Reality Check: How would the Green’s financial transaction tax work?
As part of their election manifesto, the Green Party says it would introduce a "Robin Hood tax" on transactions involving shares, bonds and financial contracts called derivatives. Traders would pay a fee each time a transaction takes place.
The party said it would scrap existing stamp duty on deals involving shares. A transaction tax could raise £20bn a year for the UK Exchequer and help stabilise markets, it said.
The idea of taxing financial transactions is not new. Sweden introduced a similar tax in the mid-1980s but subsequently abandoned the measure after many trading companies left the country.
The European Commission tried to introduce a transaction tax back in 2011 but failed in the face of opposition from several EU countries (including the UK).
A smaller group of member states - including Germany, France, Spain and Italy - are trying to take the project forward among themselves but have not yet reached an agreement.
The arguments for a transaction tax are that it could raise considerable sums. Some say the tax has the potential to make financial markets less volatile as it would deter speculative trades that warp prices.
It has also been argued the City should pay more following its role in the recent financial crisis.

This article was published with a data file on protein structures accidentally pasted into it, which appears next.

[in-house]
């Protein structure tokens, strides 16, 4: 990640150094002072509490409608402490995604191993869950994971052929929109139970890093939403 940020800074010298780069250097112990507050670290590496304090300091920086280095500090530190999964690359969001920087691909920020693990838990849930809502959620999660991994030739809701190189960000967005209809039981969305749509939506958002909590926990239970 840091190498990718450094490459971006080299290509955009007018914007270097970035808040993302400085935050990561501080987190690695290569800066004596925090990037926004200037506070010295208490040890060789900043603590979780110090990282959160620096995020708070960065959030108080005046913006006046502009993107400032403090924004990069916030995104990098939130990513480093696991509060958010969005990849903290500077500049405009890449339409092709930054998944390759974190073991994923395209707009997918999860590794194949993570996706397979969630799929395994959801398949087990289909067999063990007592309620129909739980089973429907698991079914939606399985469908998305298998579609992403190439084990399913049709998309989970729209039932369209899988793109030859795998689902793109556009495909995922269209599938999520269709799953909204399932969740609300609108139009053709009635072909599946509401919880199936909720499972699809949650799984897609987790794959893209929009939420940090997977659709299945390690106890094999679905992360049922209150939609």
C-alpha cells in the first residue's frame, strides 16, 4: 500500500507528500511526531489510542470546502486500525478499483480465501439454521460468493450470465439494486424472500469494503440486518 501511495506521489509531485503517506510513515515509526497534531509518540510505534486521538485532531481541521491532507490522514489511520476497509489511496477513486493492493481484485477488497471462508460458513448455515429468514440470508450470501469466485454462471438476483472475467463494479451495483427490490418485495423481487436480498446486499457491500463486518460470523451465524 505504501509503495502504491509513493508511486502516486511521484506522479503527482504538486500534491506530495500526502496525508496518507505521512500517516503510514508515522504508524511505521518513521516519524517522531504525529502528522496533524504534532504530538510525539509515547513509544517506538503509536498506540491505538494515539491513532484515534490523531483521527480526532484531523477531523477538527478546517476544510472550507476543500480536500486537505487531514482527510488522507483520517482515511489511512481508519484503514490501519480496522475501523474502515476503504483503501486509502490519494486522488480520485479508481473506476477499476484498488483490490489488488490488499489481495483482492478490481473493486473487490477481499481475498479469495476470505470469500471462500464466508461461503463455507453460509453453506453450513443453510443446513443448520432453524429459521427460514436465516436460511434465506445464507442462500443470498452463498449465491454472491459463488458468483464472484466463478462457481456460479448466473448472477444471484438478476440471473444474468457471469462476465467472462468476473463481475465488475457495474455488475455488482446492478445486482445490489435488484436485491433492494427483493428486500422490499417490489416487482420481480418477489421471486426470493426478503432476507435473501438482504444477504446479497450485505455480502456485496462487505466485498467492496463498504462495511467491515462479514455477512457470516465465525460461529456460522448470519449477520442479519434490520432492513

Opponents argue that the tax could threaten London's success as a financial hub, as companies would relocate elsewhere to avoid higher charges.
And there are fears that any additional costs to financial companies would be passed onto consumers.
There is also a view that any financial benefits would be dwarfed by the costs of a weaker economy that could result.
When the measure was put forward at an EU level, the UK was part of a vanguard of countries to defeat the motion. Britain even took the European Commission to court to challenge the legality of such a tax but wasn't successful at this stage.
We have yet to see any detail about the Greens' proposed measure. While there are precedents that could help policymakers looking to develop a transaction tax, a British government seeking to do so would likely face strong resistance.
Election 2015 - Reality Check
What's the truth behind the politicians' claims on the campaign trail? Our experts investigate the facts, and wider stories, behind the soundbites.